On the basis of analysis of ash-water from Baoding power plant (China), chemical components of underground water and the condition of environmental hydrology the prediction on pollution from ash-water permeation was carried out by applying one-dimensional homogeneous mathematical model. The results show that ash-water will not take bad influence on the water quality of water source of Baoding city to ash-field 5000m in the short time. The result showed that when ash water seeps from coal ash layer, surface soil layer and unsaturated zone to aquifer, some contaminants can be degraded innocuous and harmless composition by series of physical, chemical and biological effect. Because of filter, adsorption and sediment another some contaminants are caught by surface soil layer. Still some contaminants are absorbed by various plants (such as water grass, reedy grass), especially the concentration of organic contaminant is significantly reduced, so there is few pollutants in area of aquifer. After major pollutants such as COD, BOD, As, Cr (VI), Fâ» enter aquifer, every concentration has reduced 90% except Clâ». It is said that soil can't absorb and decontaminate Clâ» and Clâ» is not attenuated in nature; because the migration rate of Clâ» is the same as water molecule, there isn't hysteresis phenomenon; if underground water isn't polluted, the concentration of Clâ» will change in a constant; if the concentration of Clâ» change sharply, it is shown that underground water has been polluted, so we choose Clâ» as marked indicator of having pollutant (Xu Peiyao et al., 2009).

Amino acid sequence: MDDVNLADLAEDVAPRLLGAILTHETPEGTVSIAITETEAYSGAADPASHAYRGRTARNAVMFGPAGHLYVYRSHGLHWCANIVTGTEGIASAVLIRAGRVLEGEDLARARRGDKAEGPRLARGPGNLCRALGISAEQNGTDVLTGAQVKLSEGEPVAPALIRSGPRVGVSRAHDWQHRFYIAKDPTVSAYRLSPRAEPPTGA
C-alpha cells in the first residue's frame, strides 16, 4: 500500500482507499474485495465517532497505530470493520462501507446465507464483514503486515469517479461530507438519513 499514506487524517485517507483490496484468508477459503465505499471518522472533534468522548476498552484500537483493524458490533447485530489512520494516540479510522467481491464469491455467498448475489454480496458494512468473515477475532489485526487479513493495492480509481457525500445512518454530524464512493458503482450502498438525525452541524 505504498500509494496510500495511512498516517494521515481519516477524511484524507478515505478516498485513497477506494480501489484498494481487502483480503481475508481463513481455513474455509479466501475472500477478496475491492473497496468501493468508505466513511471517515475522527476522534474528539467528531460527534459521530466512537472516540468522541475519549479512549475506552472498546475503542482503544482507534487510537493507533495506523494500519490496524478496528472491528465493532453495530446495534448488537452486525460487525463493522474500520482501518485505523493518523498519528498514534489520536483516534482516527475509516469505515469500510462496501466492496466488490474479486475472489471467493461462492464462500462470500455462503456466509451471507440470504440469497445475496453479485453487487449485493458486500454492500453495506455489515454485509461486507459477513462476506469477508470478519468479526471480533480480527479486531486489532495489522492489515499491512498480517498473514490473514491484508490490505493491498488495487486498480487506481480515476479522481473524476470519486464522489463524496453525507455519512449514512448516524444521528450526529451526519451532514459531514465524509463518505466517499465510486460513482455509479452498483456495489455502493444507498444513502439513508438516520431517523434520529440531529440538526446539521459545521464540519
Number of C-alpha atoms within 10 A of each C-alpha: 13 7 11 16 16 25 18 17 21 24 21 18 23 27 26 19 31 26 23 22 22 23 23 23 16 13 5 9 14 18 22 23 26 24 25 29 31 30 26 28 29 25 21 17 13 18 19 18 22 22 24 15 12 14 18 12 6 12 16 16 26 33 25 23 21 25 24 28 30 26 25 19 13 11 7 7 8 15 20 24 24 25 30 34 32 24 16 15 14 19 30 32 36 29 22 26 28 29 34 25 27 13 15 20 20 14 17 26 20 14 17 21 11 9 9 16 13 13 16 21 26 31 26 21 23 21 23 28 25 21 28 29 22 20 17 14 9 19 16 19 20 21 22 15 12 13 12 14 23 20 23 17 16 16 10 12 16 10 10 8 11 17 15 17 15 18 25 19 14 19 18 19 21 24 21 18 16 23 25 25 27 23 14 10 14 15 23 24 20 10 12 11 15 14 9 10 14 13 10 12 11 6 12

2.3. RAJIV GANDHI NATIONAL DRINKING WATER MISSION